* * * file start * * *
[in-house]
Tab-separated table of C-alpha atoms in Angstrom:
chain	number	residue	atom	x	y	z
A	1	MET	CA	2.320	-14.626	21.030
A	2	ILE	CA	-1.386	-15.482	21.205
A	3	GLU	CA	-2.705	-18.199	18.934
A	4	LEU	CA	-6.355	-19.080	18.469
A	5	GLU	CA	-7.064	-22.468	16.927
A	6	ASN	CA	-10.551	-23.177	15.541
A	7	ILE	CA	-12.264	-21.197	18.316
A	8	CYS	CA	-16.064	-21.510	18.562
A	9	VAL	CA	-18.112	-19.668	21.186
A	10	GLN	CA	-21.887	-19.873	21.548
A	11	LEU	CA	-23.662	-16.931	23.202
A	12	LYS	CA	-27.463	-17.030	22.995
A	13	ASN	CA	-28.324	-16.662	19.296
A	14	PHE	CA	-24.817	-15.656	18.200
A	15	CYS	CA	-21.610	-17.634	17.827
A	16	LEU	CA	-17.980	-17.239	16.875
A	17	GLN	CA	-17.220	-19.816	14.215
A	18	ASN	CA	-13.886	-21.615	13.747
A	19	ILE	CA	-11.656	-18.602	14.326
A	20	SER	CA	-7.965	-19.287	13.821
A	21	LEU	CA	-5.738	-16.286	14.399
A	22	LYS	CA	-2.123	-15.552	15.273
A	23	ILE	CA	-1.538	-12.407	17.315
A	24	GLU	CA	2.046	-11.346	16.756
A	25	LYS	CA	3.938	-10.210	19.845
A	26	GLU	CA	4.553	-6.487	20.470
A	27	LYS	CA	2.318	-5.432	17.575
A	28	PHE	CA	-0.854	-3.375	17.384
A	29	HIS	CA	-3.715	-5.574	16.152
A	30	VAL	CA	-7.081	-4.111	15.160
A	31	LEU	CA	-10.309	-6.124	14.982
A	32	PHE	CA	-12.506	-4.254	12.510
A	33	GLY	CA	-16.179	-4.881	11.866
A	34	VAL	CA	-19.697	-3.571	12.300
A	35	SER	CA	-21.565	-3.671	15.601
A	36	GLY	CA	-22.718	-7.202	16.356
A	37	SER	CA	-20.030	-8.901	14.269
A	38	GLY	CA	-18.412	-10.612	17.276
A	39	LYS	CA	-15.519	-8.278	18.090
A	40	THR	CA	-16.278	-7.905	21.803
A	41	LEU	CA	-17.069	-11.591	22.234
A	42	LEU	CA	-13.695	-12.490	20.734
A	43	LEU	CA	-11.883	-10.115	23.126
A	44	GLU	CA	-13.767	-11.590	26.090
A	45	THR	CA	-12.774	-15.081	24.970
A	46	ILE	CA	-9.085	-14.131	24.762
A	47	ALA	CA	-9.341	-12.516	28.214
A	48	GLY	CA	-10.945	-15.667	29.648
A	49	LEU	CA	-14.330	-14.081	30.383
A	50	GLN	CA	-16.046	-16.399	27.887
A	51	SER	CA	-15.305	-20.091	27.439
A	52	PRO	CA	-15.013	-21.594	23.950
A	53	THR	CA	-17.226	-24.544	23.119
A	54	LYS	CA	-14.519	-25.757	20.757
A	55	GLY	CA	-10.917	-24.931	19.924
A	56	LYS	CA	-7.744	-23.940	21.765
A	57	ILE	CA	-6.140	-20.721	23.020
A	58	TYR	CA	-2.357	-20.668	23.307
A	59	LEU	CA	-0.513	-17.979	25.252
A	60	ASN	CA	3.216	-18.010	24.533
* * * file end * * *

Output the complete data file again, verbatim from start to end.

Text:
[in-house]
Tab-separated table of C-alpha atoms in Angstrom:
chain	number	residue	atom	x	y	z
A	1	MET	CA	2.320	-14.626	21.030
A	2	ILE	CA	-1.386	-15.482	21.205
A	3	GLU	CA	-2.705	-18.199	18.934
A	4	LEU	CA	-6.355	-19.080	18.469
A	5	GLU	CA	-7.064	-22.468	16.927
A	6	ASN	CA	-10.551	-23.177	15.541
A	7	ILE	CA	-12.264	-21.197	18.316
A	8	CYS	CA	-16.064	-21.510	18.562
A	9	VAL	CA	-18.112	-19.668	21.186
A	10	GLN	CA	-21.887	-19.873	21.548
A	11	LEU	CA	-23.662	-16.931	23.202
A	12	LYS	CA	-27.463	-17.030	22.995
A	13	ASN	CA	-28.324	-16.662	19.296
A	14	PHE	CA	-24.817	-15.656	18.200
A	15	CYS	CA	-21.610	-17.634	17.827
A	16	LEU	CA	-17.980	-17.239	16.875
A	17	GLN	CA	-17.220	-19.816	14.215
A	18	ASN	CA	-13.886	-21.615	13.747
A	19	ILE	CA	-11.656	-18.602	14.326
A	20	SER	CA	-7.965	-19.287	13.821
A	21	LEU	CA	-5.738	-16.286	14.399
A	22	LYS	CA	-2.123	-15.552	15.273
A	23	ILE	CA	-1.538	-12.407	17.315
A	24	GLU	CA	2.046	-11.346	16.756
A	25	LYS	CA	3.938	-10.210	19.845
A	26	GLU	CA	4.553	-6.487	20.470
A	27	LYS	CA	2.318	-5.432	17.575
A	28	PHE	CA	-0.854	-3.375	17.384
A	29	HIS	CA	-3.715	-5.574	16.152
A	30	VAL	CA	-7.081	-4.111	15.160
A	31	LEU	CA	-10.309	-6.124	14.982
A	32	PHE	CA	-12.506	-4.254	12.510
A	33	GLY	CA	-16.179	-4.881	11.866
A	34	VAL	CA	-19.697	-3.571	12.300
A	35	SER	CA	-21.565	-3.671	15.601
A	36	GLY	CA	-22.718	-7.202	16.356
A	37	SER	CA	-20.030	-8.901	14.269
A	38	GLY	CA	-18.412	-10.612	17.276
A	39	LYS	CA	-15.519	-8.278	18.090
A	40	THR	CA	-16.278	-7.905	21.803
A	41	LEU	CA	-17.069	-11.591	22.234
A	42	LEU	CA	-13.695	-12.490	20.734
A	43	LEU	CA	-11.883	-10.115	23.126
A	44	GLU	CA	-13.767	-11.590	26.090
A	45	THR	CA	-12.774	-15.081	24.970
A	46	ILE	CA	-9.085	-14.131	24.762
A	47	ALA	CA	-9.341	-12.516	28.214
A	48	GLY	CA	-10.945	-15.667	29.648
A	49	LEU	CA	-14.330	-14.081	30.383
A	50	GLN	CA	-16.046	-16.399	27.887
A	51	SER	CA	-15.305	-20.091	27.439
A	52	PRO	CA	-15.013	-21.594	23.950
A	53	THR	CA	-17.226	-24.544	23.119
A	54	LYS	CA	-14.519	-25.757	20.757
A	55	GLY	CA	-10.917	-24.931	19.924
A	56	LYS	CA	-7.744	-23.940	21.765
A	57	ILE	CA	-6.140	-20.721	23.020
A	58	TYR	CA	-2.357	-20.668	23.307
A	59	LEU	CA	-0.513	-17.979	25.252
A	60	ASN	CA	3.216	-18.010	24.533